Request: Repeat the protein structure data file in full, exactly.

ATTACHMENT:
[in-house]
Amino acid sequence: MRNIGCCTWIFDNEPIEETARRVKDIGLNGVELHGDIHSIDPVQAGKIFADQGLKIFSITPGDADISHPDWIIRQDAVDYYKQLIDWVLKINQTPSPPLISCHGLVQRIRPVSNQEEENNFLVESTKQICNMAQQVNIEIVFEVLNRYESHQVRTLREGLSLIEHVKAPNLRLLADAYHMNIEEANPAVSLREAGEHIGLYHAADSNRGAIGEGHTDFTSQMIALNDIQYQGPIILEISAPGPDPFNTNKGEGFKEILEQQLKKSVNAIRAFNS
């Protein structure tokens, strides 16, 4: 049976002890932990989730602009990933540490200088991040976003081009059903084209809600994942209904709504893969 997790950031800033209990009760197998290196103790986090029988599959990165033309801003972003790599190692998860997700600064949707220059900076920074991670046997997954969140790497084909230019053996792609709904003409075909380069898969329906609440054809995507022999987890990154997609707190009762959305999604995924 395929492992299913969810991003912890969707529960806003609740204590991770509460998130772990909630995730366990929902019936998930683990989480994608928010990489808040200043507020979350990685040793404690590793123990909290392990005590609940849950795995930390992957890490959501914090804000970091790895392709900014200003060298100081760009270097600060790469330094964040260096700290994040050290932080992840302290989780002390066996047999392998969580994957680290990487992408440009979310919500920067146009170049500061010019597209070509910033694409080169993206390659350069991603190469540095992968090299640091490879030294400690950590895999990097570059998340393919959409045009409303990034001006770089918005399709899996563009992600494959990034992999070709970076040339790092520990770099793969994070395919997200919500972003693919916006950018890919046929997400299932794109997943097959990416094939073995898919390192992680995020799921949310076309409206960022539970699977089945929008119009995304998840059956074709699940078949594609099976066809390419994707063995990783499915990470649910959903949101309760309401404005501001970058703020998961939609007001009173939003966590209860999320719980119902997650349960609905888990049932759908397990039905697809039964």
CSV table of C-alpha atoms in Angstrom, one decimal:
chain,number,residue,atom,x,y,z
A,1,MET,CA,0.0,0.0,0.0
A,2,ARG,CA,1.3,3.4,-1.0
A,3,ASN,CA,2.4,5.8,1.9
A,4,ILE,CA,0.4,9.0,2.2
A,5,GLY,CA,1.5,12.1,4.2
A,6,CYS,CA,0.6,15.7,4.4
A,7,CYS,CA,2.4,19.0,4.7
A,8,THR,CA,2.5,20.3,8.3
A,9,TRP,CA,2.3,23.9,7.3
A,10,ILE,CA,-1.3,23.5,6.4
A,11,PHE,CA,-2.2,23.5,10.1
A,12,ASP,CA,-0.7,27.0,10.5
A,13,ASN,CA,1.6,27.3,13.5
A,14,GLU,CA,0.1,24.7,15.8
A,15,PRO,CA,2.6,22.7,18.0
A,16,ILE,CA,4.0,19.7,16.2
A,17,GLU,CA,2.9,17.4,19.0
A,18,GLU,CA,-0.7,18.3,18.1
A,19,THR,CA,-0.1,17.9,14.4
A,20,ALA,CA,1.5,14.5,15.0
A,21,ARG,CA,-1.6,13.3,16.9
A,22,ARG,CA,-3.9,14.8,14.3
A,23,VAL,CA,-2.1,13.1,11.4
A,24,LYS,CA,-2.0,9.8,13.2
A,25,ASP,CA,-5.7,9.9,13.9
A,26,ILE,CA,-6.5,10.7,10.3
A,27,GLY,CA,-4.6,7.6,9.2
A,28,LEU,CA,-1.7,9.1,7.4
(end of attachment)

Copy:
[in-house]
Amino acid sequence: MRNIGCCTWIFDNEPIEETARRVKDIGLNGVELHGDIHSIDPVQAGKIFADQGLKIFSITPGDADISHPDWIIRQDAVDYYKQLIDWVLKINQTPSPPLISCHGLVQRIRPVSNQEEENNFLVESTKQICNMAQQVNIEIVFEVLNRYESHQVRTLREGLSLIEHVKAPNLRLLADAYHMNIEEANPAVSLREAGEHIGLYHAADSNRGAIGEGHTDFTSQMIALNDIQYQGPIILEISAPGPDPFNTNKGEGFKEILEQQLKKSVNAIRAFNS
């Protein structure tokens, strides 16, 4: 049976002890932990989730602009990933540490200088991040976003081009059903084209809600994942209904709504893969 997790950031800033209990009760197998290196103790986090029988599959990165033309801003972003790599190692998860997700600064949707220059900076920074991670046997997954969140790497084909230019053996792609709904003409075909380069898969329906609440054809995507022999987890990154997609707190009762959305999604995924 395929492992299913969810991003912890969707529960806003609740204590991770509460998130772990909630995730366990929902019936998930683990989480994608928010990489808040200043507020979350990685040793404690590793123990909290392990005590609940849950795995930390992957890490959501914090804000970091790895392709900014200003060298100081760009270097600060790469330094964040260096700290994040050290932080992840302290989780002390066996047999392998969580994957680290990487992408440009979310919500920067146009170049500061010019597209070509910033694409080169993206390659350069991603190469540095992968090299640091490879030294400690950590895999990097570059998340393919959409045009409303990034001006770089918005399709899996563009992600494959990034992999070709970076040339790092520990770099793969994070395919997200919500972003693919916006950018890919046929997400299932794109997943097959990416094939073995898919390192992680995020799921949310076309409206960022539970699977089945929008119009995304998840059956074709699940078949594609099976066809390419994707063995990783499915990470649910959903949101309760309401404005501001970058703020998961939609007001009173939003966590209860999320719980119902997650349960609905888990049932759908397990039905697809039964």
CSV table of C-alpha atoms in Angstrom, one decimal:
chain,number,residue,atom,x,y,z
A,1,MET,CA,0.0,0.0,0.0
A,2,ARG,CA,1.3,3.4,-1.0
A,3,ASN,CA,2.4,5.8,1.9
A,4,ILE,CA,0.4,9.0,2.2
A,5,GLY,CA,1.5,12.1,4.2
A,6,CYS,CA,0.6,15.7,4.4
A,7,CYS,CA,2.4,19.0,4.7
A,8,THR,CA,2.5,20.3,8.3
A,9,TRP,CA,2.3,23.9,7.3
A,10,ILE,CA,-1.3,23.5,6.4
A,11,PHE,CA,-2.2,23.5,10.1
A,12,ASP,CA,-0.7,27.0,10.5
A,13,ASN,CA,1.6,27.3,13.5
A,14,GLU,CA,0.1,24.7,15.8
A,15,PRO,CA,2.6,22.7,18.0
A,16,ILE,CA,4.0,19.7,16.2
A,17,GLU,CA,2.9,17.4,19.0
A,18,GLU,CA,-0.7,18.3,18.1
A,19,THR,CA,-0.1,17.9,14.4
A,20,ALA,CA,1.5,14.5,15.0
A,21,ARG,CA,-1.6,13.3,16.9
A,22,ARG,CA,-3.9,14.8,14.3
A,23,VAL,CA,-2.1,13.1,11.4
A,24,LYS,CA,-2.0,9.8,13.2
A,25,ASP,CA,-5.7,9.9,13.9
A,26,ILE,CA,-6.5,10.7,10.3
A,27,GLY,CA,-4.6,7.6,9.2
A,28,LEU,CA,-1.7,9.1,7.4